Shadow Secretary of State for Culture, Media and Sport
Thangam has been the Shadow Secretary of State for Culture, Media and Sport, since September 2023.
She believes that culture, media, and sport give us so much joy and a feeling of togetherness. They inform us of what is happening around us playing an important role in our great democratic tradition, one which she is proud to be a part of. They also make a massive contribution to the taxes which fund our public services.
Under the next Labour government, Thangam sees it as her role to value the contributions made by artists to society and the economy. She looks forward to supporting organisations in the face of evolving consumer preferences and the transition to net zero. Most of all, she seek to leverage our world-beating cultural, sports and tourism sectors to grow the UK’s economy, creating more jobs and opportunities across the country.
Despite a busy schedule in Parliament, Thangam’s main focus is representing the people who live in her constituency of Bristol West. With 140,000 inhabitants this is one of the largest constituencies in the country, comprising some of the richest and most deprived wards in the South West.
Thangam and her caseworkers take on a wide range of people’s problems, including underpaid benefits, missing immigration applications and housing problems.
She has long championed environmental concerns and has worked with local organisations to push for a rapid reduction in carbon emissions. She has also worked extensively on refugee policy, previously chairing the All-Party Parliamentary Group on Refugees.
Through the pandemic she has worked to support hundreds of Bristol businesses worst-affected by the coronavirus restrictions, including Bristol’s important hospitality and arts companies. She also helped people get the support they needed and pushed for IT equipment for disadvantaged school pupils.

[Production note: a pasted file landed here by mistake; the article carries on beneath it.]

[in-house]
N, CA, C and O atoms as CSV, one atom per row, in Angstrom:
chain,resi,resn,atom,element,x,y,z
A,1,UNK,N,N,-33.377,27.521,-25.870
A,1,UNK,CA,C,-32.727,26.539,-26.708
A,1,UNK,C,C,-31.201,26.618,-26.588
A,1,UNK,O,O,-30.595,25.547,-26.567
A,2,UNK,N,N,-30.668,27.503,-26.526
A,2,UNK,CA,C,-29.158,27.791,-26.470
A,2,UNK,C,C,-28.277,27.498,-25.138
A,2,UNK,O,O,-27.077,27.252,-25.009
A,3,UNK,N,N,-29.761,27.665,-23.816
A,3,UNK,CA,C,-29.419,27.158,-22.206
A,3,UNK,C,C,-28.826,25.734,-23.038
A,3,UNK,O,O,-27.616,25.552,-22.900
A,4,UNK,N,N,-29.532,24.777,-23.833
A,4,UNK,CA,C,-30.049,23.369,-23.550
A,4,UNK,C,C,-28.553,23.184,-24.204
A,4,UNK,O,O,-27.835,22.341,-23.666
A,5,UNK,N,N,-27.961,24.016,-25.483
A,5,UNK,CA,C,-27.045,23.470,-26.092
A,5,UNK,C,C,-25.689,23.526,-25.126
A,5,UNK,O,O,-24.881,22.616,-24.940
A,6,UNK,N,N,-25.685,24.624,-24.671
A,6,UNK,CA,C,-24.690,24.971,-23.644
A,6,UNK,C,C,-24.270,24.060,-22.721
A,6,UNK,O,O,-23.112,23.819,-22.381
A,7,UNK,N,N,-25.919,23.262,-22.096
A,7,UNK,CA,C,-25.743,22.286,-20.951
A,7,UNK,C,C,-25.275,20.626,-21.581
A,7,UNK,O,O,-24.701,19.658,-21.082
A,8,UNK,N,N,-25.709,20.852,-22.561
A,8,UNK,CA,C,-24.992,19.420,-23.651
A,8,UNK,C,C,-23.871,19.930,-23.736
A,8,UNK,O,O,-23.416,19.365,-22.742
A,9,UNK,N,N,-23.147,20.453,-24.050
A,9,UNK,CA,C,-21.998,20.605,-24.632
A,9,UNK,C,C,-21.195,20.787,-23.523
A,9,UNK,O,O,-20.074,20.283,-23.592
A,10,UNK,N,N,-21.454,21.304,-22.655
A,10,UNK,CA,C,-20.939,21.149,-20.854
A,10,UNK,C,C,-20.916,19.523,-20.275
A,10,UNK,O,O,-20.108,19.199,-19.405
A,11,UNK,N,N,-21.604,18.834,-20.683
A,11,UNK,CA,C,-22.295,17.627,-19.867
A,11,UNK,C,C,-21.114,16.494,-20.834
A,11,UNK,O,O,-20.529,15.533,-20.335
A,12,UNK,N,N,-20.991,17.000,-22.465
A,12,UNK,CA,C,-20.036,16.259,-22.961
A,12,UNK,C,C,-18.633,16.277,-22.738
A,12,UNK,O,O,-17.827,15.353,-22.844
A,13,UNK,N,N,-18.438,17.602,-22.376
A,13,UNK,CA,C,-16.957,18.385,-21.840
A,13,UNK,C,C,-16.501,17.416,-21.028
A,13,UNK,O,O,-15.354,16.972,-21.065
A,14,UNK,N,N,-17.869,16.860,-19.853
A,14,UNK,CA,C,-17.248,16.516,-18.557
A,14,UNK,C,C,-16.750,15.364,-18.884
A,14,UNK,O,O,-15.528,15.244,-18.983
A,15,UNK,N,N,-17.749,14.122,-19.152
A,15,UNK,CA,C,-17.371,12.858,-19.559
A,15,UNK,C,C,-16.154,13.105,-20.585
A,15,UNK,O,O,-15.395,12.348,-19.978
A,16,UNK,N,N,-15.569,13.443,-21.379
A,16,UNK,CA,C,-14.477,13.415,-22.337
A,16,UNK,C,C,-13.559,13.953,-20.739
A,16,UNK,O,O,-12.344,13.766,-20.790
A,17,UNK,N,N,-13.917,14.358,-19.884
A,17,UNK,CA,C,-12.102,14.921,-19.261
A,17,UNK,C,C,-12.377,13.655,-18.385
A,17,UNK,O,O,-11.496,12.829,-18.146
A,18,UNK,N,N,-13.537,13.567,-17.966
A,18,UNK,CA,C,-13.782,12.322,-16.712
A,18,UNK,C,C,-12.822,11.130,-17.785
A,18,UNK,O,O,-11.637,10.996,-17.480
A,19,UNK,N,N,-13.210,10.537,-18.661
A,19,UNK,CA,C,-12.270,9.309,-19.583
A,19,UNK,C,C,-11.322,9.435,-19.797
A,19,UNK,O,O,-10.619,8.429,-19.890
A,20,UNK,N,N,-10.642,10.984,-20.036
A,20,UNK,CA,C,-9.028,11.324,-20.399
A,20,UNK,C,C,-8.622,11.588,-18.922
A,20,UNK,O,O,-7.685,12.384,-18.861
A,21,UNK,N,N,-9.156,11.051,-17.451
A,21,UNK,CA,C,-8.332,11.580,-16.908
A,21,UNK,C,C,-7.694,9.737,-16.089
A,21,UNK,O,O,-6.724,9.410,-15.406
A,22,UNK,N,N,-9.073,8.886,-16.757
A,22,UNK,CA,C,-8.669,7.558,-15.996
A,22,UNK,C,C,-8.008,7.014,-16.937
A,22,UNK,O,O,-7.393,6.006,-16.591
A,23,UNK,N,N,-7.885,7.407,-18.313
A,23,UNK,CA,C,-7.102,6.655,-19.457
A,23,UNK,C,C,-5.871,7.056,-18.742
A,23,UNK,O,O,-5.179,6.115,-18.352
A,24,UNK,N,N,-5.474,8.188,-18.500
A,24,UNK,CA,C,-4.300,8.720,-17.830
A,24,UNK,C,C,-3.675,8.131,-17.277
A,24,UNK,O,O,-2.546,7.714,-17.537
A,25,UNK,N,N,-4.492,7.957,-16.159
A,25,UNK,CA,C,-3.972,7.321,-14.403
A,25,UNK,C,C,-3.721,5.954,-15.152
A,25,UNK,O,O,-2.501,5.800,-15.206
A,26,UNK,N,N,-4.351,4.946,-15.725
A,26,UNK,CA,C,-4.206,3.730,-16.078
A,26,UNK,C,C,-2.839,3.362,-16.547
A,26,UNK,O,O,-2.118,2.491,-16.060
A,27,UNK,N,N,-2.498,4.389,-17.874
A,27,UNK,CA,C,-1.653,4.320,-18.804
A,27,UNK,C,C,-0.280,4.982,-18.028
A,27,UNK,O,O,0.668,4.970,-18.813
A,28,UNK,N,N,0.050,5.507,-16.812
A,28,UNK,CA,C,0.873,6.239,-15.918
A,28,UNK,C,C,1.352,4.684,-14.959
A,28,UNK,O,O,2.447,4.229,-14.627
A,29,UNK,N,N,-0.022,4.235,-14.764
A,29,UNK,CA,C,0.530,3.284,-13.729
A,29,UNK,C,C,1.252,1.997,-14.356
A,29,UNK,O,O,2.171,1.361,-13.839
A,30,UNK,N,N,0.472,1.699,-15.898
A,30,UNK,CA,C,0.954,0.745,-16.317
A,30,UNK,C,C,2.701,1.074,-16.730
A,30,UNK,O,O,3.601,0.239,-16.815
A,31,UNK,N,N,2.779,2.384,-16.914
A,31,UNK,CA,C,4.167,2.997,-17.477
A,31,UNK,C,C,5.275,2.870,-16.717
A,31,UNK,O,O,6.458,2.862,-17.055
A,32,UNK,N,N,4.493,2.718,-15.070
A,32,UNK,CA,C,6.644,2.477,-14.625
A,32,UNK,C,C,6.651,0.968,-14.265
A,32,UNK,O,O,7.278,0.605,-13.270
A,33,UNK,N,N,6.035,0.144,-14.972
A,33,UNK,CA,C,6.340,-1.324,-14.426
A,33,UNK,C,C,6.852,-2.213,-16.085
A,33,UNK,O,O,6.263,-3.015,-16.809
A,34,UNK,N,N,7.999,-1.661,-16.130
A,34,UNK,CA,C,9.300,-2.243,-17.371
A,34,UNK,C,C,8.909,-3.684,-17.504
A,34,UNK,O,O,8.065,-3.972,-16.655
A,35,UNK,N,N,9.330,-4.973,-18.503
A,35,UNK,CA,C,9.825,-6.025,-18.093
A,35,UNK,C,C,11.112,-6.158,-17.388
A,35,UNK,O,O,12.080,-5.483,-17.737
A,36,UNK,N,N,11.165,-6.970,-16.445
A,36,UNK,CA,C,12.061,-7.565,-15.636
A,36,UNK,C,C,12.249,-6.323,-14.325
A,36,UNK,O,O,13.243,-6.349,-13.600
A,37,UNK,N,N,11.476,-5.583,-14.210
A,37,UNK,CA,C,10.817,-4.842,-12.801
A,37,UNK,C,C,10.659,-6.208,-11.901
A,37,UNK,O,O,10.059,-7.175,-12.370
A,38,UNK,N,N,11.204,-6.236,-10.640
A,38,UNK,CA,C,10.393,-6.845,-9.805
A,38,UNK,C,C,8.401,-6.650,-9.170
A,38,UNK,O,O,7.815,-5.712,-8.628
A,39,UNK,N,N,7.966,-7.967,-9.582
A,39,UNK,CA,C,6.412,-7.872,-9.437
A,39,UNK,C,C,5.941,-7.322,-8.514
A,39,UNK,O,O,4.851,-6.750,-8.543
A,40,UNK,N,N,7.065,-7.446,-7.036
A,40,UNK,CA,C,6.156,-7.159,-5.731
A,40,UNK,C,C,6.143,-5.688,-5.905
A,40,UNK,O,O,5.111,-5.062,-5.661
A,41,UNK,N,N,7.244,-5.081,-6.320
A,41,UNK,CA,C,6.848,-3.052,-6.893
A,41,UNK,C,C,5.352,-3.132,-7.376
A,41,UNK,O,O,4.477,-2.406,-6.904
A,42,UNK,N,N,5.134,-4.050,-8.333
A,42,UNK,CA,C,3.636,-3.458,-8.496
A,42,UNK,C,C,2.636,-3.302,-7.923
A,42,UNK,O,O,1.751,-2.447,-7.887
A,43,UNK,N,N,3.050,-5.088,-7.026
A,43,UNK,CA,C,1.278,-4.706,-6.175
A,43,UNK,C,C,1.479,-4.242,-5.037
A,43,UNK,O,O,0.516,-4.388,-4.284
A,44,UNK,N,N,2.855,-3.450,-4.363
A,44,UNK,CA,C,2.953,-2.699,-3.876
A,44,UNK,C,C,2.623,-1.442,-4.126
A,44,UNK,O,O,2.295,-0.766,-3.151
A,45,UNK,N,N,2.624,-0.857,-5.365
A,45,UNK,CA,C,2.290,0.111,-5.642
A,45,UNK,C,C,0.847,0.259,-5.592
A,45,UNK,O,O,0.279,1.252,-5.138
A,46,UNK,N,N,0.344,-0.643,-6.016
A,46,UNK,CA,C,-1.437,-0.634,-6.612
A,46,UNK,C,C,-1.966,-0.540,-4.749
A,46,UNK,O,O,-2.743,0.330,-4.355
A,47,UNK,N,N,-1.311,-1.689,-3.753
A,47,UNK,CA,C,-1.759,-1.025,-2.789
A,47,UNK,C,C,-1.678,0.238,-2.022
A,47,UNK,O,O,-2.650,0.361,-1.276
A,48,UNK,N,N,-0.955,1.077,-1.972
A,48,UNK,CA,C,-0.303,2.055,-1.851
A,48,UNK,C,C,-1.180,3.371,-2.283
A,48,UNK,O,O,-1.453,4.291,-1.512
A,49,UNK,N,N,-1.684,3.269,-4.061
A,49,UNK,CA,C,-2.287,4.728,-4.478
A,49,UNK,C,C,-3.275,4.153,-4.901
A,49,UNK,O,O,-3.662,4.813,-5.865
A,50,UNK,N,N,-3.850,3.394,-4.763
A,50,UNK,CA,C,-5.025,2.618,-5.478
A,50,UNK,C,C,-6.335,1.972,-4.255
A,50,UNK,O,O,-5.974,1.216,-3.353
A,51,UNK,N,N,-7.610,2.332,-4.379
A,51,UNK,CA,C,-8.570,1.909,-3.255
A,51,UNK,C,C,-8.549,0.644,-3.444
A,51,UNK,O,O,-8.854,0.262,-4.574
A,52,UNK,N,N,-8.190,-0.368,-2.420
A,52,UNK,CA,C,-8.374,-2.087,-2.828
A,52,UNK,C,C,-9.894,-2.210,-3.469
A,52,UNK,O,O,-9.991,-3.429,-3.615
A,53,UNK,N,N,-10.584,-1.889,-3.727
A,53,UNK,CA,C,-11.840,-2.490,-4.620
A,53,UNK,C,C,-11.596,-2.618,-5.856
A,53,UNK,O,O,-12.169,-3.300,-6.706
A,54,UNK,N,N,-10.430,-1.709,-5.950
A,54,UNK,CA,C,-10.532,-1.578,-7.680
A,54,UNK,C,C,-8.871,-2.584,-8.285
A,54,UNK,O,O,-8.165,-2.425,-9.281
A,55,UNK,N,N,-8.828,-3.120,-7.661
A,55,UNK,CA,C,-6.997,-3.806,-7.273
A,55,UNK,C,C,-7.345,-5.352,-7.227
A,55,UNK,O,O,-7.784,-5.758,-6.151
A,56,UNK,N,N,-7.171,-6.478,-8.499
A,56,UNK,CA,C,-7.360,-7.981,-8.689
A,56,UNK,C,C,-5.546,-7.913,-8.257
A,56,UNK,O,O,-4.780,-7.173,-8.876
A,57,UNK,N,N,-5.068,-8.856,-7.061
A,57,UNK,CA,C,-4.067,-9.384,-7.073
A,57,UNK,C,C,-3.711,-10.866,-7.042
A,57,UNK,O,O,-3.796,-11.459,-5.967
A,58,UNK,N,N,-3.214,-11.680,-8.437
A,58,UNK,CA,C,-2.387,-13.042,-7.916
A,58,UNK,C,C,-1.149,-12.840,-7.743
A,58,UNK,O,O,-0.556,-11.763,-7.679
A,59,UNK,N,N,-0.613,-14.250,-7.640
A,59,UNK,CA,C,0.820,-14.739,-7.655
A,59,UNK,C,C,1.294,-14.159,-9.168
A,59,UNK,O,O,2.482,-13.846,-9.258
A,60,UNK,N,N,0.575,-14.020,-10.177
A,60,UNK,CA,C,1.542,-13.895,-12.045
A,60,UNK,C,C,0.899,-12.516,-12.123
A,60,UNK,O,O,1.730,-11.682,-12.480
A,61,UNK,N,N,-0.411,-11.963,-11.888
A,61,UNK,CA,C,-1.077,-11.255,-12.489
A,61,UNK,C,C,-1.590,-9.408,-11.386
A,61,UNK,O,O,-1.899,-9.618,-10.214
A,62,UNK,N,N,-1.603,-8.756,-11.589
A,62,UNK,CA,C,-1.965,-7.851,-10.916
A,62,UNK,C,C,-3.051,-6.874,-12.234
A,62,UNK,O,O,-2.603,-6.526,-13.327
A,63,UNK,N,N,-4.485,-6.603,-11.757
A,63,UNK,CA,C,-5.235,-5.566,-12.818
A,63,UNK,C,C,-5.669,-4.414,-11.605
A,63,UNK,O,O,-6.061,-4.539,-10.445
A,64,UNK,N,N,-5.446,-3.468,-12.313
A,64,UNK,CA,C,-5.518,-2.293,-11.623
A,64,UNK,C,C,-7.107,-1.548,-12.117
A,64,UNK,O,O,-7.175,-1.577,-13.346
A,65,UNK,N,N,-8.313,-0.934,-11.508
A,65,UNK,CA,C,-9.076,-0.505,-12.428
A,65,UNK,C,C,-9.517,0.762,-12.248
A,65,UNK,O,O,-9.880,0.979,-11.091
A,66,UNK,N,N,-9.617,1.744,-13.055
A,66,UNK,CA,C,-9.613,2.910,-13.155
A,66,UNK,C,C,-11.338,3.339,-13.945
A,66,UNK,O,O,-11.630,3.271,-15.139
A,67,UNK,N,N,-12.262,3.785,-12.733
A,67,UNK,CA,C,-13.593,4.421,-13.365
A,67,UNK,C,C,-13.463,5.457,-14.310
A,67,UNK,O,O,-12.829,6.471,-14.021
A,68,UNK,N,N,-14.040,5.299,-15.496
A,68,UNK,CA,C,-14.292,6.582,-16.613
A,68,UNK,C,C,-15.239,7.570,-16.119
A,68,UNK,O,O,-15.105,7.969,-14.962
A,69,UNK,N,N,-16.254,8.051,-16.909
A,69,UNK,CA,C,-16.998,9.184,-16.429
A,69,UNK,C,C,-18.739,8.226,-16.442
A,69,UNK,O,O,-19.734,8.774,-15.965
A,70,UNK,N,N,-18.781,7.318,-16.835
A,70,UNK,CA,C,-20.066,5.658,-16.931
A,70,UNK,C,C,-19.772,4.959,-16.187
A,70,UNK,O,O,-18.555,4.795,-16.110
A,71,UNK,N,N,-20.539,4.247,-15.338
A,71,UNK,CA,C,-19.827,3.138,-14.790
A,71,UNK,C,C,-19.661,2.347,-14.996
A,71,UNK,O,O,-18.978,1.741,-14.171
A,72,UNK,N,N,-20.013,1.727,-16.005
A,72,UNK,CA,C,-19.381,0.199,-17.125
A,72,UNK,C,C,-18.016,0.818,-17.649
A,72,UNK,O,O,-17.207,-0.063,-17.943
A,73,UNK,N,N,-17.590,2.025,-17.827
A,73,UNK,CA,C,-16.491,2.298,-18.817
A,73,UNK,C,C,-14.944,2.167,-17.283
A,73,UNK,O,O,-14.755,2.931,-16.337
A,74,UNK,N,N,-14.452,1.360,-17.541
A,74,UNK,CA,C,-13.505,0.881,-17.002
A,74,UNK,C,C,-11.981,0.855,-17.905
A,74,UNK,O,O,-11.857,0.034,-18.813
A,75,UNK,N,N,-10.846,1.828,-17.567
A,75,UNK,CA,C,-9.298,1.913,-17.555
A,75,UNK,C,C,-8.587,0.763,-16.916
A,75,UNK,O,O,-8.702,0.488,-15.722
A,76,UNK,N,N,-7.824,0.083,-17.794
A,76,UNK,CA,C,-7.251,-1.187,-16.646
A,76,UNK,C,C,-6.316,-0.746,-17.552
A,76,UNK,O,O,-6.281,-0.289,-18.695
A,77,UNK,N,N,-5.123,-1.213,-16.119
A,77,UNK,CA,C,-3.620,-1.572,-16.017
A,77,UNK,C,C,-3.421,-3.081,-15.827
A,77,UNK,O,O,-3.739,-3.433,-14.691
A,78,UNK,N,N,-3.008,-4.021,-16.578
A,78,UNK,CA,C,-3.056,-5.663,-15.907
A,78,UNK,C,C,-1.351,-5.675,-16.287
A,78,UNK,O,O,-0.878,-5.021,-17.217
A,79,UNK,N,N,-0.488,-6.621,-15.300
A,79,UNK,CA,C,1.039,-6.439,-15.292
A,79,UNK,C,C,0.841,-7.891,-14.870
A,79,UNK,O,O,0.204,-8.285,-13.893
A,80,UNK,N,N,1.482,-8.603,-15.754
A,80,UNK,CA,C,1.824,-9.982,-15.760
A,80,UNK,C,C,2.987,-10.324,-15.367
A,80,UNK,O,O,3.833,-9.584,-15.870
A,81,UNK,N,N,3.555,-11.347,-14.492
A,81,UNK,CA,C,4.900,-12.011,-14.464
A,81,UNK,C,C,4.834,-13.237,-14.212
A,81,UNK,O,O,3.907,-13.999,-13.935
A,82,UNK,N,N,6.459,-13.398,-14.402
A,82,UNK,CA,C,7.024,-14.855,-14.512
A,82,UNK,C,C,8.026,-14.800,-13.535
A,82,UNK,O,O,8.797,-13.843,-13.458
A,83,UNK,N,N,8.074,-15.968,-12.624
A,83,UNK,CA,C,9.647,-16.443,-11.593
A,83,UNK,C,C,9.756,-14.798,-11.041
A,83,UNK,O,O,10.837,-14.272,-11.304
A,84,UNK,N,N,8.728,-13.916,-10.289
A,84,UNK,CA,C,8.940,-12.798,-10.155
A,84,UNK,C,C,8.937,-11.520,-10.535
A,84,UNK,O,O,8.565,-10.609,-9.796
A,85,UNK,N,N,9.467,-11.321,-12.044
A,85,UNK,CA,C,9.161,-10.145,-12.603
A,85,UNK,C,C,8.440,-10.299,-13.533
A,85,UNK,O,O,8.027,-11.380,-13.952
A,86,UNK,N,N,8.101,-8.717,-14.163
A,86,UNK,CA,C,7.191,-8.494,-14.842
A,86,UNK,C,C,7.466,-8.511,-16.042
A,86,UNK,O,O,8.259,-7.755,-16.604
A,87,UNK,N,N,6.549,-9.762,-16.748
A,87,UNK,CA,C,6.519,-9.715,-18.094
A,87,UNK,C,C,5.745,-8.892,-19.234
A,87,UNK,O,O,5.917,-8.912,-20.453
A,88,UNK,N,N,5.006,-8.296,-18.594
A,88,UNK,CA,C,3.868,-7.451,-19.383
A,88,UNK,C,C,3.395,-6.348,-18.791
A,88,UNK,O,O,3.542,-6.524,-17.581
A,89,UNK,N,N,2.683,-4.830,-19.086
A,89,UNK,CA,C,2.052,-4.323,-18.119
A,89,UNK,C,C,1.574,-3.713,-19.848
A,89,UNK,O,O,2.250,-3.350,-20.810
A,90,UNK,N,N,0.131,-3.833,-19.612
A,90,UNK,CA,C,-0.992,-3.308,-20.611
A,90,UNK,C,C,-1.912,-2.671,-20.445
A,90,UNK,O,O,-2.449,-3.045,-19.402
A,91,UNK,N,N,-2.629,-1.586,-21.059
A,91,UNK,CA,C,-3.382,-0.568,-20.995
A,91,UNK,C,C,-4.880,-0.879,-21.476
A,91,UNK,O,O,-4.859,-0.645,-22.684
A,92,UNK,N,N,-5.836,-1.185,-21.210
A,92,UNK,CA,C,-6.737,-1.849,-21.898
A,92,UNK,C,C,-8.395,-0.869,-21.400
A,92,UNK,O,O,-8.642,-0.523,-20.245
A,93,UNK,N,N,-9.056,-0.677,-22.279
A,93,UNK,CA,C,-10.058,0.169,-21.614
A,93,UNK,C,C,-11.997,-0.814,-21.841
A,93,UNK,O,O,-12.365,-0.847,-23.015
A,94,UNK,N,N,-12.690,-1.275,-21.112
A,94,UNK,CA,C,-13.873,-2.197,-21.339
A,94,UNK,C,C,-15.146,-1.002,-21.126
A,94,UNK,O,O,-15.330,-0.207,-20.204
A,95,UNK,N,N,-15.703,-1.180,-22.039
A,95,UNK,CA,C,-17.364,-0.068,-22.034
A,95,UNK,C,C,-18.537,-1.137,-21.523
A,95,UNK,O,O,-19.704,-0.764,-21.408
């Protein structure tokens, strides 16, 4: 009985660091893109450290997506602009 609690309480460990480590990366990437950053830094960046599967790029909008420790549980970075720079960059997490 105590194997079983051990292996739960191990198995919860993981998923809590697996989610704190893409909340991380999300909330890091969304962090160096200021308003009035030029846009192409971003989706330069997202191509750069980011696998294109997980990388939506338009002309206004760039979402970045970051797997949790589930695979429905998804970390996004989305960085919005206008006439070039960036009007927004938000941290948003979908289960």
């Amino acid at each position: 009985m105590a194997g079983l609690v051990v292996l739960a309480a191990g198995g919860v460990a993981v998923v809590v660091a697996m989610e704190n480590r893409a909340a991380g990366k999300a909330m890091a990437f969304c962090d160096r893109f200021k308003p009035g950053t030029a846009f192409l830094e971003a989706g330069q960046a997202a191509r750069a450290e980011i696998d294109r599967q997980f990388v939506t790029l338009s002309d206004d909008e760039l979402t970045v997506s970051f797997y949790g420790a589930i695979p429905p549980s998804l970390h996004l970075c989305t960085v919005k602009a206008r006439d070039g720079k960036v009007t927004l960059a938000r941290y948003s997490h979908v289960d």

Thangam continues to campaign for fair funding for schools, good quality housing and an end to inequality in Bristol and beyond.
Shadow Leader of the House of Commons (May 2021 – August 2023)
In this role Thangam was responsible for scrutinising the government’s parliamentary agenda and ensuring the effective running of parliament.
In May 2023, one year on from the Queen’s speech she challenged the government on Rishi Sunak’s broken legislative promises. At the time of her speech, the government had failed to pass 29 of the 51 laws they had proposed in the Queen’s speech.
While she was Shadow Leader of the House, Thangam used her weekly speech to hold the government accountable to how they it was using time in Parliament to address the issues that mattered most to working people.
Leading Labour’s housing policy (April 2020 – May 2021)
During this period, Thangam held the position of Shadow Secretary of State for Housing and Homelessness. In this role she campaigned to help people through the pandemic, pushing the Tory government to extend a ban on evictions and to help rough sleepers off the streets.
During this year, Thangam also led Labour’s campaign to fix dangerous cladding and other fire safety defects affecting thousands of people up and down the country. As a result of these efforts, the government agreed to £3.5 billion of funding to fix many high-rise buildings. There are still gaps, however, so she continues to campaign for constituents on these matters.
Other front bench roles
Thangam was Shadow Minister for Culture, Media and Sport between January 2016 and June 2016. In October 2016 she she was appointed a Labour Whip, a role she held until early 2020.
From January to April 2020 Thangam was Shadow Minister for the Department for Exiting the European Union.
Thangam became the Labour Member of Parliament for the Bristol West constituency in May 2015, overturning a Liberal Democrat majority of 11,366. She won the seat again in May 2017 and the December 2019 elections, the latter with a vote of 47,028 – the highest of any constituency in the UK.
Previous career and personal life
Thangam Debbonaire has lived in the Bristol West constituency since 1991. She started out as a professional cellist, but for 25 years before becoming an MP her main focus was working to end domestic violence.
She was Women’s Aid’s first ever National Children’s Officer, setting up support projects in refuges across the UK for children. In this work she helped everyone involved in the cycle of domestic violence: women, men and children; victims, perpetrators and witnesses.